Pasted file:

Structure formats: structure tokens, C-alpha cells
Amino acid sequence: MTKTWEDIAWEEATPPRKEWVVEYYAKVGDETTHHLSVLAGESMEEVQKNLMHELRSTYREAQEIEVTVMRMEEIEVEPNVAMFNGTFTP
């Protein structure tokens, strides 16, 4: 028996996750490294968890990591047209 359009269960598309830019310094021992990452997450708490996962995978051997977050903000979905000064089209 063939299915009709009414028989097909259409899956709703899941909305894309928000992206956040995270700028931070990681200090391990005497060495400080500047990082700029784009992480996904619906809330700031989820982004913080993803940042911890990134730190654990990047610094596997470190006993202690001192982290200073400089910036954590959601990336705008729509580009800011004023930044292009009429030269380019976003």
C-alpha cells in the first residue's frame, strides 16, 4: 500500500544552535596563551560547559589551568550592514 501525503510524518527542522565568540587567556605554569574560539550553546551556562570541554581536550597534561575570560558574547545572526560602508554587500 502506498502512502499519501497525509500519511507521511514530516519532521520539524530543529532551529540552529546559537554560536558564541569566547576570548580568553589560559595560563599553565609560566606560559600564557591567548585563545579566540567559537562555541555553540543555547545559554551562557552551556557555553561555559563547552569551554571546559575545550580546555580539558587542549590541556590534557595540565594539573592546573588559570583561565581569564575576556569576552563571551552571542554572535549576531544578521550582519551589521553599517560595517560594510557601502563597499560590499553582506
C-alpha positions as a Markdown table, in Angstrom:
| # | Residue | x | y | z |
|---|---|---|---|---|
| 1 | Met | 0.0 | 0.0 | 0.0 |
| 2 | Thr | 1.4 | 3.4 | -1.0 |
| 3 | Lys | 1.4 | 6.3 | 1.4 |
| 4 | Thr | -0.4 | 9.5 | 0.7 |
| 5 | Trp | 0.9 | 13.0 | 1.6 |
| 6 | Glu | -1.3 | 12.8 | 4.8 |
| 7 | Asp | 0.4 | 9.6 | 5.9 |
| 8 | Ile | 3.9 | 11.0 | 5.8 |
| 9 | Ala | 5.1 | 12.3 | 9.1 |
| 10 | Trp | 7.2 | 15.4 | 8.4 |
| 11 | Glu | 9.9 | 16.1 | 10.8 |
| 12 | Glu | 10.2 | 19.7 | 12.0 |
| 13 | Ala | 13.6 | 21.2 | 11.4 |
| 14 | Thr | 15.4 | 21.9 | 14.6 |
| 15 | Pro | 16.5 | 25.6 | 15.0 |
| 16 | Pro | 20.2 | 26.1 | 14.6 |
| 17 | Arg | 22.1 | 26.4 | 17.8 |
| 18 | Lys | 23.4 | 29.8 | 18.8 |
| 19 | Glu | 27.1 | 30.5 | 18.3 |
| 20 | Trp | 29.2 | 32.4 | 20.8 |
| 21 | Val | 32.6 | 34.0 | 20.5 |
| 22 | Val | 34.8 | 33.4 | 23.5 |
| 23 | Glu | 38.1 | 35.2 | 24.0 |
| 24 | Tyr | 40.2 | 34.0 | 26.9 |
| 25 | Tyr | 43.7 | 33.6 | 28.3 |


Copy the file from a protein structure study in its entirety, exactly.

Structure formats: structure tokens, C-alpha cells
Amino acid sequence: MTKTWEDIAWEEATPPRKEWVVEYYAKVGDETTHHLSVLAGESMEEVQKNLMHELRSTYREAQEIEVTVMRMEEIEVEPNVAMFNGTFTP
């Protein structure tokens, strides 16, 4: 028996996750490294968890990591047209 359009269960598309830019310094021992990452997450708490996962995978051997977050903000979905000064089209 063939299915009709009414028989097909259409899956709703899941909305894309928000992206956040995270700028931070990681200090391990005497060495400080500047990082700029784009992480996904619906809330700031989820982004913080993803940042911890990134730190654990990047610094596997470190006993202690001192982290200073400089910036954590959601990336705008729509580009800011004023930044292009009429030269380019976003």
C-alpha cells in the first residue's frame, strides 16, 4: 500500500544552535596563551560547559589551568550592514 501525503510524518527542522565568540587567556605554569574560539550553546551556562570541554581536550597534561575570560558574547545572526560602508554587500 502506498502512502499519501497525509500519511507521511514530516519532521520539524530543529532551529540552529546559537554560536558564541569566547576570548580568553589560559595560563599553565609560566606560559600564557591567548585563545579566540567559537562555541555553540543555547545559554551562557552551556557555553561555559563547552569551554571546559575545550580546555580539558587542549590541556590534557595540565594539573592546573588559570583561565581569564575576556569576552563571551552571542554572535549576531544578521550582519551589521553599517560595517560594510557601502563597499560590499553582506
C-alpha positions as a Markdown table, in Angstrom:
| # | Residue | x | y | z |
|---|---|---|---|---|
| 1 | Met | 0.0 | 0.0 | 0.0 |
| 2 | Thr | 1.4 | 3.4 | -1.0 |
| 3 | Lys | 1.4 | 6.3 | 1.4 |
| 4 | Thr | -0.4 | 9.5 | 0.7 |
| 5 | Trp | 0.9 | 13.0 | 1.6 |
| 6 | Glu | -1.3 | 12.8 | 4.8 |
| 7 | Asp | 0.4 | 9.6 | 5.9 |
| 8 | Ile | 3.9 | 11.0 | 5.8 |
| 9 | Ala | 5.1 | 12.3 | 9.1 |
| 10 | Trp | 7.2 | 15.4 | 8.4 |
| 11 | Glu | 9.9 | 16.1 | 10.8 |
| 12 | Glu | 10.2 | 19.7 | 12.0 |
| 13 | Ala | 13.6 | 21.2 | 11.4 |
| 14 | Thr | 15.4 | 21.9 | 14.6 |
| 15 | Pro | 16.5 | 25.6 | 15.0 |
| 16 | Pro | 20.2 | 26.1 | 14.6 |
| 17 | Arg | 22.1 | 26.4 | 17.8 |
| 18 | Lys | 23.4 | 29.8 | 18.8 |
| 19 | Glu | 27.1 | 30.5 | 18.3 |
| 20 | Trp | 29.2 | 32.4 | 20.8 |
| 21 | Val | 32.6 | 34.0 | 20.5 |
| 22 | Val | 34.8 | 33.4 | 23.5 |
| 23 | Glu | 38.1 | 35.2 | 24.0 |
| 24 | Tyr | 40.2 | 34.0 | 26.9 |
| 25 | Tyr | 43.7 | 33.6 | 28.3 |